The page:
He actually seems to suggest at the end of part II that complete annihilation and ‘shaming’ of ISIS might change some of the dynamic appeal of Sunni jihadism. Maybe.

          I think the underlying issue is that there are “3 Competing Quasi-States” in the same region.

          Iraqi-Shiadom (backed by Iran),
          ISIS-sunnidom (backed by a conglomerate of Sunni states and populations, Gulf money),
          …and Kurdistan (sort-of backed by the US as well as Not-Really backed by the US)

          …none of whom really have any “official” borders with one another. And none of their current statehood-status reflects the real facts on the ground. They all sort of remain in limbo while the larger powers behind them dither and try and avoid any concessions to each other.

        2. I think the biggest reason for that is it requires the FP wonks to actually learn about some place other than [team] America. To too many of these fucks, the world is a canvass upon which we shall paint a world conforming to our preconceptions and desires. In short, they treat the world much like they treat the opposition within their own country.

    4. re: “Why “THE 2006 SURGE” worked”

      “The US choice to neglect the massive fact that fear of the Shia had led the Sunni to stop fighting Americans fit all too well with the US foreign policy establishment’s perennial, ignorant, practice of categorizing foreigners as “moderates” or “extremists” (aka. good guys and bad guys). That practice eliminates the bother of learning what foreigners actually have in mind.’

      another very good point.

      The use of the term, “Moderates” in American foreign policy-talk is a big piece of wallpaper to cover up the fact that we don’t seem to ever bother trying to find out “what exactly these competing interests are fighting FOR”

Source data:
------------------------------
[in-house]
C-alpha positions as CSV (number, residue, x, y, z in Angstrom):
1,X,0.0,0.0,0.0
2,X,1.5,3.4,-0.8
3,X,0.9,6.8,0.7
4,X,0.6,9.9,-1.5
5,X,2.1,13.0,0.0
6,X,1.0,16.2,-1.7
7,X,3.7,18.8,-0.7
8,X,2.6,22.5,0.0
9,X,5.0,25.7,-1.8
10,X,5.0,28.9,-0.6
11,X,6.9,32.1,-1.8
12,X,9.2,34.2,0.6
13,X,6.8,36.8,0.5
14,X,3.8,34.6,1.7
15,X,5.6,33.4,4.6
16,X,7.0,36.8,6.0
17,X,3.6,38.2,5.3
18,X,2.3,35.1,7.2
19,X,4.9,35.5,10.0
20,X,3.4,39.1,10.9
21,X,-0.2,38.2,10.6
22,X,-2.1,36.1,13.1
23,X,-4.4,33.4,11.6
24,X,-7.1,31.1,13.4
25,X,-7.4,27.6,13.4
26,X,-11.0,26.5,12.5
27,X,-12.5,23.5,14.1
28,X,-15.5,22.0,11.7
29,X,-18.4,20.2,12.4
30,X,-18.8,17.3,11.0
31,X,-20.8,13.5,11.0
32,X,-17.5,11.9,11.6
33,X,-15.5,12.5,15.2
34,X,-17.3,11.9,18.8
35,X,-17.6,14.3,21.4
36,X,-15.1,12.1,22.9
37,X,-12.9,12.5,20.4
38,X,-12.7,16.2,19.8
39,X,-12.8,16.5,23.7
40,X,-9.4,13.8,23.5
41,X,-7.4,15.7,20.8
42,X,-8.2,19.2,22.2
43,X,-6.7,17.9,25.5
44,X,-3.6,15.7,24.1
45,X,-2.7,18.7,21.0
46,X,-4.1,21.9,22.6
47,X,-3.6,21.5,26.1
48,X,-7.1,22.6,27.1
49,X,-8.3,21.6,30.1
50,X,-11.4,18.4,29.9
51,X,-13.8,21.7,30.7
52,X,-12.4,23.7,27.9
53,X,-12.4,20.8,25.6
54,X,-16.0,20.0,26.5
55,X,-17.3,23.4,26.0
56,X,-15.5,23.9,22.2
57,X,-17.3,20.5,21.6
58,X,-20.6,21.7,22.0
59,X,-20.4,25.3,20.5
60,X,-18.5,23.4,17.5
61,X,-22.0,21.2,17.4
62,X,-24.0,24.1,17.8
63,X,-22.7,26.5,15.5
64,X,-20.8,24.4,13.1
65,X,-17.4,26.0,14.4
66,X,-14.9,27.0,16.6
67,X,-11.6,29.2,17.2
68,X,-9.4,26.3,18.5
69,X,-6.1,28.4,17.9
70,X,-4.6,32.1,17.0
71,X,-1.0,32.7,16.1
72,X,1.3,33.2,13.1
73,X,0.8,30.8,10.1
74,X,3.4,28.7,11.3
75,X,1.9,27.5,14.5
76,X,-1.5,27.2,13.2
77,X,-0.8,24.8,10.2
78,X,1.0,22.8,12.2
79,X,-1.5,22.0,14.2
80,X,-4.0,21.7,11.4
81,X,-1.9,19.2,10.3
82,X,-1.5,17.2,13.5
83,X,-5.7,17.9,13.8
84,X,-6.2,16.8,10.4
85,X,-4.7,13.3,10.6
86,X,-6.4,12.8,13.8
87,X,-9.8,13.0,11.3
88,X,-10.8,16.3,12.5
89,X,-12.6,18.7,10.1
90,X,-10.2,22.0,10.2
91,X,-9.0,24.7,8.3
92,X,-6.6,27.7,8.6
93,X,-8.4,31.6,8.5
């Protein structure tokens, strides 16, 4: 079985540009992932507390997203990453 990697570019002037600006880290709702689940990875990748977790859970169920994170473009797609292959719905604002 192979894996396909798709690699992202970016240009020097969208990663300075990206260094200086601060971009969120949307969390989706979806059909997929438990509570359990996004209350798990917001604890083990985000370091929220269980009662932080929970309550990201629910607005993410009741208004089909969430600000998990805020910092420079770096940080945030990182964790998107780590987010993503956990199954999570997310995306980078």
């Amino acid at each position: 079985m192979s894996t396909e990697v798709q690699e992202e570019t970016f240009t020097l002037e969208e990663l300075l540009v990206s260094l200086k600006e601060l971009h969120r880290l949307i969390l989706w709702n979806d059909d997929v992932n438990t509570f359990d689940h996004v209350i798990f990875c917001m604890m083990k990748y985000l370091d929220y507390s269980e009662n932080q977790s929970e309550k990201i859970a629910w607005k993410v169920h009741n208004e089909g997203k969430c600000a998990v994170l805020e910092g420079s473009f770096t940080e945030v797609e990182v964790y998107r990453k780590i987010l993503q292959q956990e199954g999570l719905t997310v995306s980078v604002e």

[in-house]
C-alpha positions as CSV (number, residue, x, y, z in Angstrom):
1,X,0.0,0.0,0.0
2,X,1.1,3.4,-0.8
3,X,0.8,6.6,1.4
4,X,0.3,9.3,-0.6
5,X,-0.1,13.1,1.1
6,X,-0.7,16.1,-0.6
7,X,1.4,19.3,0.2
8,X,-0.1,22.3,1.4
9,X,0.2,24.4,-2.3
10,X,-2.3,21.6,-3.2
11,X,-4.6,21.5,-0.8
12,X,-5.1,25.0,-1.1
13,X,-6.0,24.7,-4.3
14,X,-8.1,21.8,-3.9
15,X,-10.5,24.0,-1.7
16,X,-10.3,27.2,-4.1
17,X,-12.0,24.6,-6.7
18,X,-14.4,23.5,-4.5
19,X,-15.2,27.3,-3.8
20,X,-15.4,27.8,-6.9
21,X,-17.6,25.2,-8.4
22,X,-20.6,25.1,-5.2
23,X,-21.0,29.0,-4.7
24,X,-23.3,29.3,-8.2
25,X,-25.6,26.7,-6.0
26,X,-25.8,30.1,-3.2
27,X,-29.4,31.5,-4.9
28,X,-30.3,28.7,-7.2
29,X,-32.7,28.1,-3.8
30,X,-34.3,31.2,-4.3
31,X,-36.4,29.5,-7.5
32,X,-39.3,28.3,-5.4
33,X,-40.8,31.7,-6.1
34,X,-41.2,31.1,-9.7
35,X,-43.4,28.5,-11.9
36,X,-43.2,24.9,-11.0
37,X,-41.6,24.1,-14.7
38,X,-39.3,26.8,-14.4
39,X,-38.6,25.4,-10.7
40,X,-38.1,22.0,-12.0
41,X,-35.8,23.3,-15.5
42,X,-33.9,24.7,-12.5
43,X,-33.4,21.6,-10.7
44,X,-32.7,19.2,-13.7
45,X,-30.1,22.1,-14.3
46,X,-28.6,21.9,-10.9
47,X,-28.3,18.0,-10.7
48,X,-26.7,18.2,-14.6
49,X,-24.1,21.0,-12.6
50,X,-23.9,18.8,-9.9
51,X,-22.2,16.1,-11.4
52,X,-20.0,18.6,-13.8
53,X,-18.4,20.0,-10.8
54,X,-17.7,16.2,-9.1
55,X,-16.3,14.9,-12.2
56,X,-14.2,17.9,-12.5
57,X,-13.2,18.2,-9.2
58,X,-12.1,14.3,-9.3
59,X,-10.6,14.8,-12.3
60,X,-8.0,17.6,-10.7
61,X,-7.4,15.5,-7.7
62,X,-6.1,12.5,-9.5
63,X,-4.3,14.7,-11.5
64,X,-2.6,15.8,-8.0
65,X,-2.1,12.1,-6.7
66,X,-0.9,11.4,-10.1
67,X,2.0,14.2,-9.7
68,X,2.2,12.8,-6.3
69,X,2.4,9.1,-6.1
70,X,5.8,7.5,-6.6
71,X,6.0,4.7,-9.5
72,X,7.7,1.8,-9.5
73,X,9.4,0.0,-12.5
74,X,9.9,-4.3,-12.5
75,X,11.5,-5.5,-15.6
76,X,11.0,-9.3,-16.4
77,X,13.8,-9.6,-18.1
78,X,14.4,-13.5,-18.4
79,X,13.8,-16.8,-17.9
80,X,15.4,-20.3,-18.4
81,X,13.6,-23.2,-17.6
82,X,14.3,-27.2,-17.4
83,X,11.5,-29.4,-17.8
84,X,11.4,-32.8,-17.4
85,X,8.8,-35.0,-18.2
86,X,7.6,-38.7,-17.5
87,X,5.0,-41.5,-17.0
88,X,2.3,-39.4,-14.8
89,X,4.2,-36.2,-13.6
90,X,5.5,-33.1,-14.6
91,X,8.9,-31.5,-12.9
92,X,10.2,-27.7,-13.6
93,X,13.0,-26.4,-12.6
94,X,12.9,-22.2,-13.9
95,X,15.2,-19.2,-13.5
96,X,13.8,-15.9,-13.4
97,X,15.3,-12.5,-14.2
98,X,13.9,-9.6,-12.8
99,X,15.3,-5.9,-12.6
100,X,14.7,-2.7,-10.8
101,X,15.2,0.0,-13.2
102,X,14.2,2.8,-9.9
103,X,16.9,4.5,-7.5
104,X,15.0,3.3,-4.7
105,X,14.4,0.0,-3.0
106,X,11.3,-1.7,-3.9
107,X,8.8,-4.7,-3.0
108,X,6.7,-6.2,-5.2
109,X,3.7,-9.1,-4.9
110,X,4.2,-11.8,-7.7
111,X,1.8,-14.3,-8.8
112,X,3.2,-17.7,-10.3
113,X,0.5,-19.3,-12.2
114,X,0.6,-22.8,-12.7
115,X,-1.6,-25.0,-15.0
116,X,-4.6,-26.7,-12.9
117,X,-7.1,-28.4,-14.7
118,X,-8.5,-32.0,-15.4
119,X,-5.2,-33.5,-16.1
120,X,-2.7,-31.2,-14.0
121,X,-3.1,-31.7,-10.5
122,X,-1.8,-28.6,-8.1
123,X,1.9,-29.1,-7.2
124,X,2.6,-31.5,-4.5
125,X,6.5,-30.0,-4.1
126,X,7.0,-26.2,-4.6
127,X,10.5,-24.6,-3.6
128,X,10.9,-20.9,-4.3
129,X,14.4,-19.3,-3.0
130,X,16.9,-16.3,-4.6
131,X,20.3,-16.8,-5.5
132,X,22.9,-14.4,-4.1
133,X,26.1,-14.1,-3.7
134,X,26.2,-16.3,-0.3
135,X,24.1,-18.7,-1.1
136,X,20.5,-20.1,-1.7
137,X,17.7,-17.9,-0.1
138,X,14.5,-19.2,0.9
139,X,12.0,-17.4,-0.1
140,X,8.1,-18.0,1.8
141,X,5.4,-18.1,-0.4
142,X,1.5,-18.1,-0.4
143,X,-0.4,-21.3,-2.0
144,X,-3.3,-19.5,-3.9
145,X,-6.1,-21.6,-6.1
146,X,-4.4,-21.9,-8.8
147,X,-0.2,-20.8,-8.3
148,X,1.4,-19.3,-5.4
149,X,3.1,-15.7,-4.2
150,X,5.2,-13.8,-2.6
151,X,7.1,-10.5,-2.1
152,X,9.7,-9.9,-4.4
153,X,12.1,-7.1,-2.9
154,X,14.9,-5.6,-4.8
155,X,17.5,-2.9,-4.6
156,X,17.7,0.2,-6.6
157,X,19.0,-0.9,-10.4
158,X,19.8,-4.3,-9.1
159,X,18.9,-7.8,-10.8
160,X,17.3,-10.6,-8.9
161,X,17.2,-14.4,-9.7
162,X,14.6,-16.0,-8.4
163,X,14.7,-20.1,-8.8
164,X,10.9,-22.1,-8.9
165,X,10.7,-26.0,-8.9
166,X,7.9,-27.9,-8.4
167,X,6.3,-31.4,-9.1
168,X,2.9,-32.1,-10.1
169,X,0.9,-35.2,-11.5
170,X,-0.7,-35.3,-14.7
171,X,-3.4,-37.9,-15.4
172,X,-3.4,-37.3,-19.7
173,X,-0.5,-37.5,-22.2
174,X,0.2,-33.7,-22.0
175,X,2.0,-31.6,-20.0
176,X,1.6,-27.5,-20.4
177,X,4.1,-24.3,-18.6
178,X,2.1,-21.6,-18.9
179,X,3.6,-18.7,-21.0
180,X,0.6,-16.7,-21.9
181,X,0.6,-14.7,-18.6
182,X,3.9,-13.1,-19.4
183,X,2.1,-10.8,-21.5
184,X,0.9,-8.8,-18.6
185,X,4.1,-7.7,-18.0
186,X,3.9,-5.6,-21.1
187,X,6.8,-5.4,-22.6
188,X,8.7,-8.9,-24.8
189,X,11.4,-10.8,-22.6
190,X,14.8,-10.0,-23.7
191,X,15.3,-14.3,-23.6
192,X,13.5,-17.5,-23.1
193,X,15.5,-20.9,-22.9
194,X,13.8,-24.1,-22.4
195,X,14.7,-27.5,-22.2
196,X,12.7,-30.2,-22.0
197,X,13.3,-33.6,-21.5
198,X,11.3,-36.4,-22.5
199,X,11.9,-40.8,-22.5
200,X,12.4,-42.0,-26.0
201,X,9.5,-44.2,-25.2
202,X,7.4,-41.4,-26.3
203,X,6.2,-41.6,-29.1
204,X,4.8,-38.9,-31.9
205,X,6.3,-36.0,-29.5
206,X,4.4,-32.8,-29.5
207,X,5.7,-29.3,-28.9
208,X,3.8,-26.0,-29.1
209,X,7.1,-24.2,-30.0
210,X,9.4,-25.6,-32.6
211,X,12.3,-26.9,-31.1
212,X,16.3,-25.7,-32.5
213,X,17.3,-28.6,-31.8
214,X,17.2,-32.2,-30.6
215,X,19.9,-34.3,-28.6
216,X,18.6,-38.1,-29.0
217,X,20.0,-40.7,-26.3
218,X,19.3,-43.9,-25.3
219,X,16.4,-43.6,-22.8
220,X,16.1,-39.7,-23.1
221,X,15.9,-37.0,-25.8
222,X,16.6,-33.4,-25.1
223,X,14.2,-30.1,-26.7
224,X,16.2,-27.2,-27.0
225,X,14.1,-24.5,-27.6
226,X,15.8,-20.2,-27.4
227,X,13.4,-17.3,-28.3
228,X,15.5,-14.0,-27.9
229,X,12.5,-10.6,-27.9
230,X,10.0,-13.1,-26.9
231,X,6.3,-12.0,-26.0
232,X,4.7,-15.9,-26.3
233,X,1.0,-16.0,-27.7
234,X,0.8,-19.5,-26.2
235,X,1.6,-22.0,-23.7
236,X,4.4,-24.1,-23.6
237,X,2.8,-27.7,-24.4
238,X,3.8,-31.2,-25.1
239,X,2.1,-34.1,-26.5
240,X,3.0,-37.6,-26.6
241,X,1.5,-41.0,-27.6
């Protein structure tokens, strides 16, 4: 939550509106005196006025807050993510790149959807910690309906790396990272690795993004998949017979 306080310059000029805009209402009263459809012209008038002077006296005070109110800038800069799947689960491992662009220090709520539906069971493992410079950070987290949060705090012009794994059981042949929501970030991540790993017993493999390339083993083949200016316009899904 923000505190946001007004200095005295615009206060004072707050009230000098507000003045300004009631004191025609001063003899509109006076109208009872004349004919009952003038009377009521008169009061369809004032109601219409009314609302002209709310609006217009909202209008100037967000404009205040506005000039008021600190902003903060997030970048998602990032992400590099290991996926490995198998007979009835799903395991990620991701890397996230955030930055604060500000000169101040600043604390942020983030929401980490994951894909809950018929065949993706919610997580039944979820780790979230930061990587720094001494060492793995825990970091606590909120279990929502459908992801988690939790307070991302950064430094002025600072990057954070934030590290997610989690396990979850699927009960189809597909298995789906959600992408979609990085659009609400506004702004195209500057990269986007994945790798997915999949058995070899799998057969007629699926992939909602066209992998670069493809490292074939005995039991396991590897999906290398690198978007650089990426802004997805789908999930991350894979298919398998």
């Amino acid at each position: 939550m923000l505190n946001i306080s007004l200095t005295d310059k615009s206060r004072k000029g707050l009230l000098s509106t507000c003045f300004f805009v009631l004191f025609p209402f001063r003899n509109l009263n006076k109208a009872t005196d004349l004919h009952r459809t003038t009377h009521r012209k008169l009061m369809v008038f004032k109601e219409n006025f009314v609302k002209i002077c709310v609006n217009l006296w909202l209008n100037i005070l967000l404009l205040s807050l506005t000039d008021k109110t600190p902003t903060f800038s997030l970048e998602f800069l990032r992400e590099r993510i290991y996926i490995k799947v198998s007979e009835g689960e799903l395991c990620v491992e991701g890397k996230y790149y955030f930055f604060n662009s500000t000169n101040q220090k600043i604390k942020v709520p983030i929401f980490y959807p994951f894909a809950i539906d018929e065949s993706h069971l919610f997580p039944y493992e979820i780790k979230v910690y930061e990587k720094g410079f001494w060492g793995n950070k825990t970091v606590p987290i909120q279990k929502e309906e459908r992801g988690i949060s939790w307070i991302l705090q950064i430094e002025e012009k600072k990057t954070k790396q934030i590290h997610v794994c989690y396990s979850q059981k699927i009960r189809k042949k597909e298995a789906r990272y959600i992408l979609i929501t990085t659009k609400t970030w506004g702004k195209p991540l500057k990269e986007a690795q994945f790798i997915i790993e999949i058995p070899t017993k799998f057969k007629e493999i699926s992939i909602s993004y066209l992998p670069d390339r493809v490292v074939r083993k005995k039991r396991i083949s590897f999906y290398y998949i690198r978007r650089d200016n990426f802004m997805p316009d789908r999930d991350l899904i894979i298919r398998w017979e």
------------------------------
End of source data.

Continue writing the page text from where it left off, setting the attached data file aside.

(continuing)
At least no one seems to honestly grant that there are actual ‘political’ desires of these respective groups. And that maybe both ‘moderates’ and ‘extremists’ might actually have some shared goals in common.

    5. ” in 2011, as the Americans were leaving Iraq, Sunni elements in Syria as well as in Iraq stepped up their fight for power in their own countries. They drew from most (but not all) of the same donors in the Persian Gulf who had fed their fight in Iraq and gained control on both sides of the border.

      Having long since learned to disregard that border, it would have been surprising had they not coordinated and consolidated administration of the areas over which they ruled. The result was what can best be understood as a Sunni-stan, which stands naturally alongside Kurdistan whose capital is Erbil, and Baghdad’s Shia-stan

      And this is why i think there is unlikely to ever be any significant US military ground force committed to changing what is basically going to be a de-facto redrawing of borders.

      the problem with the “3 part” split of Iraq *(and part of syria) into “Kurdistan/Shiastan/Sunnistan”… is that 2 of those parts have Shitloads of Oil.

      And the 3rd that doesn’t is also the most historically prone to murdering and lording over the ones that do.

      I believe even if “ISIS” is destroyed as an organization that this dynamic is still unchanged.